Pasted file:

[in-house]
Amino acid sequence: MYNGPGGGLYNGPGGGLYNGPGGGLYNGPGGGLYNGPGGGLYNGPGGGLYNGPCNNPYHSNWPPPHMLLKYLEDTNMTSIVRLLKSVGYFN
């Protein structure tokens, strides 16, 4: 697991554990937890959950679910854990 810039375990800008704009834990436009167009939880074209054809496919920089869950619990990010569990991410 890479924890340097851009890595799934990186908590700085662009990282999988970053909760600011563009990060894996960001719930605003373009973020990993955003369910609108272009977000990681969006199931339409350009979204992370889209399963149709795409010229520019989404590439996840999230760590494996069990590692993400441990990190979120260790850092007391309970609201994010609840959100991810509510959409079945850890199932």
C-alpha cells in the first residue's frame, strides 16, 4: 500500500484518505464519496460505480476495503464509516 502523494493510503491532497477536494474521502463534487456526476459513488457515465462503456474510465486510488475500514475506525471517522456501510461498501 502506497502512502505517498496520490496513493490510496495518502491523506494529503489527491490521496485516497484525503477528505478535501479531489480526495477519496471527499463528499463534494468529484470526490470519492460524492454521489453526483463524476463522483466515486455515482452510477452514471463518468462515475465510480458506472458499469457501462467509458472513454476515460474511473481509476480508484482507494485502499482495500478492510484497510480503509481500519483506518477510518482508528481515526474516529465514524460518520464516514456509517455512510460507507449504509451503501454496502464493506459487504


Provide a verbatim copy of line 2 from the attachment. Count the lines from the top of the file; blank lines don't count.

Amino acid sequence: MYNGPGGGLYNGPGGGLYNGPGGGLYNGPGGGLYNGPGGGLYNGPGGGLYNGPCNNPYHSNWPPPHMLLKYLEDTNMTSIVRLLKSVGYFN